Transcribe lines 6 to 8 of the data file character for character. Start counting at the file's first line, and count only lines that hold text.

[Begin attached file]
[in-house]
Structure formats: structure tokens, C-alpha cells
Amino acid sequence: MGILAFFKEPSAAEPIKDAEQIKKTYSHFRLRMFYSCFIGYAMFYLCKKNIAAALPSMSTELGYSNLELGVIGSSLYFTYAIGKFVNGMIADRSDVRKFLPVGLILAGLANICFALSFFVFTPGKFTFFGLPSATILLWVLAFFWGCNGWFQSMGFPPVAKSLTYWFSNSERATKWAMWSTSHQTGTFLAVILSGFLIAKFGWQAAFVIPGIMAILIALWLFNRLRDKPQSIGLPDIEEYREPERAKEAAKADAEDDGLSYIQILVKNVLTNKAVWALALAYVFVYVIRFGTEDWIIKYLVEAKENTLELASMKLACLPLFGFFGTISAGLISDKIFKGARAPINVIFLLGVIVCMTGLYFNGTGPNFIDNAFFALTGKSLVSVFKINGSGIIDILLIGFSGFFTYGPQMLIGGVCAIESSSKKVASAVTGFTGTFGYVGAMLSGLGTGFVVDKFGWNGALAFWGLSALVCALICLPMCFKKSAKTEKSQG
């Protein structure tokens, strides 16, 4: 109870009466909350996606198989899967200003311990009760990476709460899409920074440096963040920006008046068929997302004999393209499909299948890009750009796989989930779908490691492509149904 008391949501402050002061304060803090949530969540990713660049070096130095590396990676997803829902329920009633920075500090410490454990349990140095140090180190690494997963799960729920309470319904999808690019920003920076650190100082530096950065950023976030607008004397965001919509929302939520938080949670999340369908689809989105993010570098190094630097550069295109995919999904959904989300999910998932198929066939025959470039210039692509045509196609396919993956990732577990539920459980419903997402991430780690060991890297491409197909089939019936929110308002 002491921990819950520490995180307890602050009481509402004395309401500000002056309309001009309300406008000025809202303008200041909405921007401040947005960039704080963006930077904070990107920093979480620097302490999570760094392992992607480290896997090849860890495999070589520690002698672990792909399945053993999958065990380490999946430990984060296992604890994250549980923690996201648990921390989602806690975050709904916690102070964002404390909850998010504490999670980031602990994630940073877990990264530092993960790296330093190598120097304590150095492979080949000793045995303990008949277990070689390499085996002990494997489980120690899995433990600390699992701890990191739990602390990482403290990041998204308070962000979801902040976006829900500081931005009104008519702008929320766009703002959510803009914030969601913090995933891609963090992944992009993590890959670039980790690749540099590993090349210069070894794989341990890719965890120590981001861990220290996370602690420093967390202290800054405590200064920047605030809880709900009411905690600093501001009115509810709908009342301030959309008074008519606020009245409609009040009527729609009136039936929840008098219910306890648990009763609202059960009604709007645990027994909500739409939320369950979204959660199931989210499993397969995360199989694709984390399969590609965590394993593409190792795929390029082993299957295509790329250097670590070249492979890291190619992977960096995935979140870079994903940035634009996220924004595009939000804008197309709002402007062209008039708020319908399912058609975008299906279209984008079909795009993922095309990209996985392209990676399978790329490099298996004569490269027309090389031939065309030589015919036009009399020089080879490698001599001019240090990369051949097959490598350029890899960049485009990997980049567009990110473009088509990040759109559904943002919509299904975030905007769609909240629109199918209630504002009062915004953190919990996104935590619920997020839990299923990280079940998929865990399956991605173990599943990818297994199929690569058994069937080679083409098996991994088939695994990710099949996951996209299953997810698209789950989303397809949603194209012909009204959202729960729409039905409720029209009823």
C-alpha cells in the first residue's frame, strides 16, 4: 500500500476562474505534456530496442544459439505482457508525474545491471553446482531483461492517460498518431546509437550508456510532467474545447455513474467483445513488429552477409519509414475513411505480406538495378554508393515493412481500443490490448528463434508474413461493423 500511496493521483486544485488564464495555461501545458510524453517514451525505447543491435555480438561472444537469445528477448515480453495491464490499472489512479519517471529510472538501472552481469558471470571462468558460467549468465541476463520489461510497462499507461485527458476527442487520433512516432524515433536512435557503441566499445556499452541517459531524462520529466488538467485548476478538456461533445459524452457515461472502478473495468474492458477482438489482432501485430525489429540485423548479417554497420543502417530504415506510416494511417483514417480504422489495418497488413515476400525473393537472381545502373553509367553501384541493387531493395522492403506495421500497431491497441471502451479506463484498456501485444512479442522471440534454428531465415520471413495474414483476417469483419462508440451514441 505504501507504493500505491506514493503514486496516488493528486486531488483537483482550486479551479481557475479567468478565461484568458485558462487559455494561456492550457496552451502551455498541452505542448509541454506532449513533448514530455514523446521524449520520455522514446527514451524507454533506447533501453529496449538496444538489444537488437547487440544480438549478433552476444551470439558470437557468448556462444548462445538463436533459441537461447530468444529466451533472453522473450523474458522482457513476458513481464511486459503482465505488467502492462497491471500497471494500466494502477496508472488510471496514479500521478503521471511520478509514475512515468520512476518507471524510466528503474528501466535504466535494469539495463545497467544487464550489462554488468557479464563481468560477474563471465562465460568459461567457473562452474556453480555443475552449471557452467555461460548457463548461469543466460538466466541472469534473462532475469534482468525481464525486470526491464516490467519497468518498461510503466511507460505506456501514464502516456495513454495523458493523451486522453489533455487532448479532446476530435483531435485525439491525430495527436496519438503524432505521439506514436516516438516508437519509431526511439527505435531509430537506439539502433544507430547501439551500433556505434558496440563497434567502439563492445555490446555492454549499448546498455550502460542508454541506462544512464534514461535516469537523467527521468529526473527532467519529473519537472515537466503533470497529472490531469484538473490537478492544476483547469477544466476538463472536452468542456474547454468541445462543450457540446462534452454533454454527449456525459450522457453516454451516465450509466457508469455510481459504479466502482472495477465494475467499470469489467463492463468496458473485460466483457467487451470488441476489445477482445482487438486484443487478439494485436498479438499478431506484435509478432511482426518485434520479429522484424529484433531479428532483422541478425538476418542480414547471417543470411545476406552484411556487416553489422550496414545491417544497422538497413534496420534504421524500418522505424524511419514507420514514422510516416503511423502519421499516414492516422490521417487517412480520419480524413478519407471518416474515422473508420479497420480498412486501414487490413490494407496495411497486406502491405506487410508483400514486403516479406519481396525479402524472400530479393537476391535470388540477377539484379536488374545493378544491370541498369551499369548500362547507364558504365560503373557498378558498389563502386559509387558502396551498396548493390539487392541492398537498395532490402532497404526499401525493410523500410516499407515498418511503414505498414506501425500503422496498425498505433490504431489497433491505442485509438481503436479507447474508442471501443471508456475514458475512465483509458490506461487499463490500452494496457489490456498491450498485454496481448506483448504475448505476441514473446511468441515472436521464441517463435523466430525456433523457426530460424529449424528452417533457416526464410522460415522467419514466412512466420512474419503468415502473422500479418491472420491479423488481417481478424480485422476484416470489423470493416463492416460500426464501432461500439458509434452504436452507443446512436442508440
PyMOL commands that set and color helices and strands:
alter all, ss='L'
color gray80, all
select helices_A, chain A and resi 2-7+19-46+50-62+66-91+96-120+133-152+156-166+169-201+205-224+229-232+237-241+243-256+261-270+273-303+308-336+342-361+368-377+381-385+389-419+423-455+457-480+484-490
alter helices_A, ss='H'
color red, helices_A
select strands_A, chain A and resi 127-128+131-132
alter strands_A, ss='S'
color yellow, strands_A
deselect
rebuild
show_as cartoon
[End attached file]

PyMOL commands that set and color helices and strands:
alter all, ss='L'
color gray80, all